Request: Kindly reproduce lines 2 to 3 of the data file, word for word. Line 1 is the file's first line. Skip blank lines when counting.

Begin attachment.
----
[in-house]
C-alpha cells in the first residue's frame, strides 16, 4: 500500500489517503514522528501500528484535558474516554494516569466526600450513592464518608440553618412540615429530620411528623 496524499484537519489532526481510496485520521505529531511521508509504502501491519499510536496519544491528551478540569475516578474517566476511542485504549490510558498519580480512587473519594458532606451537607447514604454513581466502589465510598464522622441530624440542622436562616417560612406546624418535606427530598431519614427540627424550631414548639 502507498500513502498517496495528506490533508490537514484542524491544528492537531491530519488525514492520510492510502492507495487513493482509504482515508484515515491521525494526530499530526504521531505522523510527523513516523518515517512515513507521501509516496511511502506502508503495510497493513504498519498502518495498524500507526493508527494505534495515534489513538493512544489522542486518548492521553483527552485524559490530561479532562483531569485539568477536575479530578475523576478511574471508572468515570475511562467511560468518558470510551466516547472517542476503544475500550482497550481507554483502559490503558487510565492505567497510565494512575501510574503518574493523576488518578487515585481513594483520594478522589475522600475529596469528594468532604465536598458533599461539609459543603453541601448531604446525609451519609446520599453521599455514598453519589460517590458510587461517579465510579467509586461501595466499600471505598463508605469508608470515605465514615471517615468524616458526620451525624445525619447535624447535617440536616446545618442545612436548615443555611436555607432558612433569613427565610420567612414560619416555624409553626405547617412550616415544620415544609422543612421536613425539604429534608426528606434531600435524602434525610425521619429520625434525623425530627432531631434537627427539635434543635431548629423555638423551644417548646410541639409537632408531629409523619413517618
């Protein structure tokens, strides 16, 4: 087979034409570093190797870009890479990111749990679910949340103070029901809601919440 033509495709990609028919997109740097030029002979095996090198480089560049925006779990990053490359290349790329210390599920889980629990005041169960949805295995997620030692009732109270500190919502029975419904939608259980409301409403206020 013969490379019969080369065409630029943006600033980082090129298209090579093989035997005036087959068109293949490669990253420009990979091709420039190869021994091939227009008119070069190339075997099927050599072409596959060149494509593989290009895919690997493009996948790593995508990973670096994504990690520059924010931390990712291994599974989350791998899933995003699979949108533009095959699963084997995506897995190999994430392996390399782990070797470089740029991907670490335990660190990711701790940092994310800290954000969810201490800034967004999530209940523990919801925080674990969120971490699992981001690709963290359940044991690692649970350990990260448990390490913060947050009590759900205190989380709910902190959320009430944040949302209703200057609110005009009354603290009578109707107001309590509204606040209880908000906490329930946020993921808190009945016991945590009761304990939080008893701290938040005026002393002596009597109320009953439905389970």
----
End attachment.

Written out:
C-alpha cells in the first residue's frame, strides 16, 4: 500500500489517503514522528501500528484535558474516554494516569466526600450513592464518608440553618412540615429530620411528623 496524499484537519489532526481510496485520521505529531511521508509504502501491519499510536496519544491528551478540569475516578474517566476511542485504549490510558498519580480512587473519594458532606451537607447514604454513581466502589465510598464522622441530624440542622436562616417560612406546624418535606427530598431519614427540627424550631414548639 502507498500513502498517496495528506490533508490537514484542524491544528492537531491530519488525514492520510492510502492507495487513493482509504482515508484515515491521525494526530499530526504521531505522523510527523513516523518515517512515513507521501509516496511511502506502508503495510497493513504498519498502518495498524500507526493508527494505534495515534489513538493512544489522542486518548492521553483527552485524559490530561479532562483531569485539568477536575479530578475523576478511574471508572468515570475511562467511560468518558470510551466516547472517542476503544475500550482497550481507554483502559490503558487510565492505567497510565494512575501510574503518574493523576488518578487515585481513594483520594478522589475522600475529596469528594468532604465536598458533599461539609459543603453541601448531604446525609451519609446520599453521599455514598453519589460517590458510587461517579465510579467509586461501595466499600471505598463508605469508608470515605465514615471517615468524616458526620451525624445525619447535624447535617440536616446545618442545612436548615443555611436555607432558612433569613427565610420567612414560619416555624409553626405547617412550616415544620415544609422543612421536613425539604429534608426528606434531600435524602434525610425521619429520625434525623425530627432531631434537627427539635434543635431548629423555638423551644417548646410541639409537632408531629409523619413517618
């Protein structure tokens, strides 16, 4: 087979034409570093190797870009890479990111749990679910949340103070029901809601919440 033509495709990609028919997109740097030029002979095996090198480089560049925006779990990053490359290349790329210390599920889980629990005041169960949805295995997620030692009732109270500190919502029975419904939608259980409301409403206020 013969490379019969080369065409630029943006600033980082090129298209090579093989035997005036087959068109293949490669990253420009990979091709420039190869021994091939227009008119070069190339075997099927050599072409596959060149494509593989290009895919690997493009996948790593995508990973670096994504990690520059924010931390990712291994599974989350791998899933995003699979949108533009095959699963084997995506897995190999994430392996390399782990070797470089740029991907670490335990660190990711701790940092994310800290954000969810201490800034967004999530209940523990919801925080674990969120971490699992981001690709963290359940044991690692649970350990990260448990390490913060947050009590759900205190989380709910902190959320009430944040949302209703200057609110005009009354603290009578109707107001309590509204606040209880908000906490329930946020993921808190009945016991945590009761304990939080008893701290938040005026002393002596009597109320009953439905389970």